The city is attested at least until the 6th century, when Procopius of Caesarea mentions it as part of Justinian I's efforts to fortify the nearby pass of Thermopylae. According to Procopius, a wall was erected across the valley of the Asopos, and the town was strengthened with an otherwise unidentified fortress called Myropoles. Traces of Byzantine fortifications, as well as a cistern, survive on the site.[6] The town was apparently abandoned in the following decades. Some modern scholars have tried to identify it with the later medieval settlements of Ravennika or Siderokastron, but these identifications are generally rejected as incompatible with the literary evidence.[6]


  1. ^ Other names by which it was known in antiquity were: Ἡράκλεια ἡ ἐν Τραχινίᾳ, Xen. Hell. 1.2. 18: Diod. 12.77, 15.57; Ἡρακλεῶται οἱ ἐν Τραχῖνι, Thuc. 5.51; Ἡ Ἡράκλεια ἡ Τραχὶν καλουμένη πρότερον, Strab. ix. p.428; Heraclea Trachin dicta, Plin. Nat. 4.7. s. 14; H. Φθιώτιδος, Ptol. 3.13.46.
  2. ^ Thucydides. History of the Peloponnesian War. Forgotten Books. p. 174. ISBN 1-60620-995-7.
  3. ^ Speusippus (2004). Natoli, Anthony Francis (ed.). The Letter of Speusippus to Philip II. Franz Steiner Verlag. p. 88. ISBN 3-515-08396-0.
  4. ^ Mogens Herman Hansen & Thomas Heine Nielsen (2004). "Thessaly and Adjacent Regions". An inventory of archaic and classical poleis. New York: Oxford University Press. pp. 710-712. ISBN 0-19-814099-1.
  5. ^ a b c Strabo. Geographica. ix. p.428. Page numbers refer to those of Isaac Casaubon's edition.
  6. ^ a b c Koder, Johannes; Hild, Friedrich (1976). Tabula Imperii Byzantini, Band 1: Hellas und Thessalia (in German). Vienna: Verlag der Österreichischen Akademie der Wissenschaften. p. 172. ISBN 978-3-7001-0182-6.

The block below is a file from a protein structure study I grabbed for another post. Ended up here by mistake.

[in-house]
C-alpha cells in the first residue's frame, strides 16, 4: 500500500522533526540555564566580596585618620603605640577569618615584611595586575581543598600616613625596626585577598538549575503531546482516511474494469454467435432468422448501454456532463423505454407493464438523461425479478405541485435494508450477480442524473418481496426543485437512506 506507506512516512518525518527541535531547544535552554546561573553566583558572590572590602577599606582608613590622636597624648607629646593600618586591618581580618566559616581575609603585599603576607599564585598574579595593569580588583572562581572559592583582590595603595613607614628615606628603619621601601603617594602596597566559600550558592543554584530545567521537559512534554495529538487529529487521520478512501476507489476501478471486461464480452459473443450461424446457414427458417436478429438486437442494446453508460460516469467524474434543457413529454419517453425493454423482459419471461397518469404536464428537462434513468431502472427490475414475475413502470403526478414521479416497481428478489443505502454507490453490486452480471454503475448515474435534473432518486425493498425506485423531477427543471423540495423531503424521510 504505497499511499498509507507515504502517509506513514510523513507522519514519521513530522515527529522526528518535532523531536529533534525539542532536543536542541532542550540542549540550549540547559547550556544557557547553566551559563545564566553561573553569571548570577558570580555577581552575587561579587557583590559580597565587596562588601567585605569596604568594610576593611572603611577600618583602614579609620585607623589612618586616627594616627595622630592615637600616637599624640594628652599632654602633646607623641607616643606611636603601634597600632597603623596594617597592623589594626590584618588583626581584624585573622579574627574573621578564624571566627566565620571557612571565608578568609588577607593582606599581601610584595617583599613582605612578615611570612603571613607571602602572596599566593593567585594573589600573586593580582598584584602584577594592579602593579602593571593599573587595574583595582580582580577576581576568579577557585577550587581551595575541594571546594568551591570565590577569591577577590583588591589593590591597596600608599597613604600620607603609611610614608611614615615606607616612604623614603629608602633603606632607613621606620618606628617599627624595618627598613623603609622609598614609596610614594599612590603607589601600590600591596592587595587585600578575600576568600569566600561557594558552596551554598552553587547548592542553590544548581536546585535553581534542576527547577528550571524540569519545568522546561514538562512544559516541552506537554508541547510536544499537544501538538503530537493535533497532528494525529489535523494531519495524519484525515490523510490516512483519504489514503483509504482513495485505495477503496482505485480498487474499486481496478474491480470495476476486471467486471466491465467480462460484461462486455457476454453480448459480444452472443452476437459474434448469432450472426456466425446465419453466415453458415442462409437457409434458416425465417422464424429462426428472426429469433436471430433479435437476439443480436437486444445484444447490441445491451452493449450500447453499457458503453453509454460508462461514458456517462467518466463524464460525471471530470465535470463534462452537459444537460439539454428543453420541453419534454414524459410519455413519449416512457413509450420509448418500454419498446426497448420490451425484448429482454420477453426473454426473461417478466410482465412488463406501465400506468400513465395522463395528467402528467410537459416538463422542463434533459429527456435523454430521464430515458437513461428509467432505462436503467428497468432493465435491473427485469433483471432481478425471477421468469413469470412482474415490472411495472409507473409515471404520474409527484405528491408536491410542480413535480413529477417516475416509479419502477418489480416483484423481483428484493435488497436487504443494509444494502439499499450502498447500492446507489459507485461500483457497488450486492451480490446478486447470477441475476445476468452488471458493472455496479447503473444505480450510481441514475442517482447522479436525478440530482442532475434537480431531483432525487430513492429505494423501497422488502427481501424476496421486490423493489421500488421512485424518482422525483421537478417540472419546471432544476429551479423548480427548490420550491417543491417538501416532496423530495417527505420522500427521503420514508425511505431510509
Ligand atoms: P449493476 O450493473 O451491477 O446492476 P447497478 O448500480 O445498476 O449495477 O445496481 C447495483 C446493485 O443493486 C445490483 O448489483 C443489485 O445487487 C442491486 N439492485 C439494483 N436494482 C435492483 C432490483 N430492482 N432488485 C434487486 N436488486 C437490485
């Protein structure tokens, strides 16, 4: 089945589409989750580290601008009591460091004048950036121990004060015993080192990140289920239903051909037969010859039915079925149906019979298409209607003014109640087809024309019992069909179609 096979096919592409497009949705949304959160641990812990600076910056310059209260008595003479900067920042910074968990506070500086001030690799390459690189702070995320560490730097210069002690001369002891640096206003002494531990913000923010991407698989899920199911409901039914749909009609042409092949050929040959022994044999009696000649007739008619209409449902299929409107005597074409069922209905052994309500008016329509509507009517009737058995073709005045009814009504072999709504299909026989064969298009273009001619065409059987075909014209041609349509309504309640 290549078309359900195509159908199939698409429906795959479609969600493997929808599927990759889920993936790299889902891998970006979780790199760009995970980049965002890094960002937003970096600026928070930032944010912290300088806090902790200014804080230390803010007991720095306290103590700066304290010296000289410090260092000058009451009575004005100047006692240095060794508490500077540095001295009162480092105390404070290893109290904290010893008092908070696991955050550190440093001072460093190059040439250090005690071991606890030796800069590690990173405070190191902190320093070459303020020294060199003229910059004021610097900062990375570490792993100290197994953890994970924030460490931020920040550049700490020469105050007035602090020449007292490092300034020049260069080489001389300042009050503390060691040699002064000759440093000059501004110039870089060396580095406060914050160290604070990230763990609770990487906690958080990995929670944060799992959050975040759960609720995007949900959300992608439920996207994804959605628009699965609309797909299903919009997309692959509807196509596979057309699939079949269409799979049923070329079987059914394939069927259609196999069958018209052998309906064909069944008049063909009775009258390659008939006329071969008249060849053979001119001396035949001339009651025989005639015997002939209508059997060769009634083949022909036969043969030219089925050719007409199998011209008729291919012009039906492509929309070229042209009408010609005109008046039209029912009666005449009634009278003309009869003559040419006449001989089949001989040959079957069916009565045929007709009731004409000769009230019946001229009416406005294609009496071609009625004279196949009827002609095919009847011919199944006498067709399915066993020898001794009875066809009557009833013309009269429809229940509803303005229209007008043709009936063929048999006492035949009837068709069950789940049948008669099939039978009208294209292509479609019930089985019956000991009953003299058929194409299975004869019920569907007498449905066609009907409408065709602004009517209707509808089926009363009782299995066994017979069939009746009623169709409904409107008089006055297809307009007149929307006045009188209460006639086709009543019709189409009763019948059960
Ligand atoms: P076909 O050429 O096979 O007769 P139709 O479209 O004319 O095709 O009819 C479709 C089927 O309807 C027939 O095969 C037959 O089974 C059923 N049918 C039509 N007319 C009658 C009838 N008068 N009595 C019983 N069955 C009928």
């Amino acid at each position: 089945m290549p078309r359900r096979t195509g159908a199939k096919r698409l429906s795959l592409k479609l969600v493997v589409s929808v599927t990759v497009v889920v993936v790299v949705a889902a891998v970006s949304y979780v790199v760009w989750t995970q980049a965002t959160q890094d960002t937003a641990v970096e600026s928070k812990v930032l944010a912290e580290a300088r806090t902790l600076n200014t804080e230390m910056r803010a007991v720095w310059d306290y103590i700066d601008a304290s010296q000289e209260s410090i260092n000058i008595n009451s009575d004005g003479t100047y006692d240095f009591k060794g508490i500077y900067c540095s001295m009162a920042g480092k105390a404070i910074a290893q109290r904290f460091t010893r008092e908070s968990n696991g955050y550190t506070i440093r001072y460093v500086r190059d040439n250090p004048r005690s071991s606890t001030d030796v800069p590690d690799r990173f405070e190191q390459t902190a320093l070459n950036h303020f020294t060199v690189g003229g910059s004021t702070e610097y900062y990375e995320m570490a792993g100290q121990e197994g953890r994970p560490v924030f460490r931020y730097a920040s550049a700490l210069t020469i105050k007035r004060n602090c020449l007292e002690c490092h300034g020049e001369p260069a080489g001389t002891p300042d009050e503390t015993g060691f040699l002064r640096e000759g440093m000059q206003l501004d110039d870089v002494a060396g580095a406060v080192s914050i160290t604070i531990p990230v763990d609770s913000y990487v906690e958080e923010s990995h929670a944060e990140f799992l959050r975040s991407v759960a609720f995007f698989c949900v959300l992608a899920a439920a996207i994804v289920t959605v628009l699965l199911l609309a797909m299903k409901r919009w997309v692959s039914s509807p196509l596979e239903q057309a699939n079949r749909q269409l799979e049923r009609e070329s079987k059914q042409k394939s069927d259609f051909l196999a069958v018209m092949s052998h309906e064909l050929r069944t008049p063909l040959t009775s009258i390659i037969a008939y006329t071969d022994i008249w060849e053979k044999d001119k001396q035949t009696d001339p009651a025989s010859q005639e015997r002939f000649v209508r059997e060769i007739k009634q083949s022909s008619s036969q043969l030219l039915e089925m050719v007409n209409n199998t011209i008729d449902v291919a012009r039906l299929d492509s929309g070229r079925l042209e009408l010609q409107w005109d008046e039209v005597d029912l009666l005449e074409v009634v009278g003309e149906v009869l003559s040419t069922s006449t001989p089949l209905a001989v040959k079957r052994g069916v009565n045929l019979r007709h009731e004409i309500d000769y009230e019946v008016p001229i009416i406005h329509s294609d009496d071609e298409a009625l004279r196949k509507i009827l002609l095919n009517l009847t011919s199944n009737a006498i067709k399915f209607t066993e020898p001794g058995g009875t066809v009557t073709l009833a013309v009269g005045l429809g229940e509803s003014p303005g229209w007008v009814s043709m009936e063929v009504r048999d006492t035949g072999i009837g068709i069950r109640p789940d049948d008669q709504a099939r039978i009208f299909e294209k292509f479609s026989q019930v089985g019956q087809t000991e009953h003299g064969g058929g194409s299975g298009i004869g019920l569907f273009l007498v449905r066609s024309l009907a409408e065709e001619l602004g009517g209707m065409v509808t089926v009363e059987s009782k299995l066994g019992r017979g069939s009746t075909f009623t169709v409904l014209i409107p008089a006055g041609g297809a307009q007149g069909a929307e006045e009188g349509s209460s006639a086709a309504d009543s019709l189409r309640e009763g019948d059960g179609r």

7. ^ a b Herodotus. Histories. 7.176.
  8. ^ Stephanus of Byzantium. Ethnica. s.v. Τραχίς.
  9. ^ Herodotus. Histories. 7.198.
  10. ^ Thucydides. History of the Peloponnesian War. 3.92.
  11. ^ Homer. Iliad. 2.682.
  12. ^ Sophocles, Trach. passim.
  13. ^ Thucydides. History of the Peloponnesian War. 3.92.
  14. ^ Diodorus Siculus. Bibliotheca historica (Historical Library). 12.59.
  15. ^ Ptolemy. The Geography. 3.13.46.
  16. ^ Thucydides. History of the Peloponnesian War. 5.51, 52.
  17. ^ Thucydides. History of the Peloponnesian War. Forgotten Books. p. 282. ISBN 1-60620-995-7.
  18. ^ Xenophon. Hellenica. 1.3.18.
  19. ^ Polyaenus, 2.21; Diodorus Siculus. Bibliotheca historica (Historical Library). 14.38.
  20. ^ Diodorus Siculus. Bibliotheca historica (Historical Library). 14.82.
  21. ^ Xenophon. Hellenica. 6.4.27.
  22. ^ Livy. Ab Urbe Condita Libri (History of Rome). 36.24.
  23. ^ William Martin Leake, Northern Greece, vol. ii. pp. 26-29.

  This article incorporates text from a publication now in the public domainSmith, William, ed. (1854–1857). "Trachis". Dictionary of Greek and Roman Geography. London: John Murray.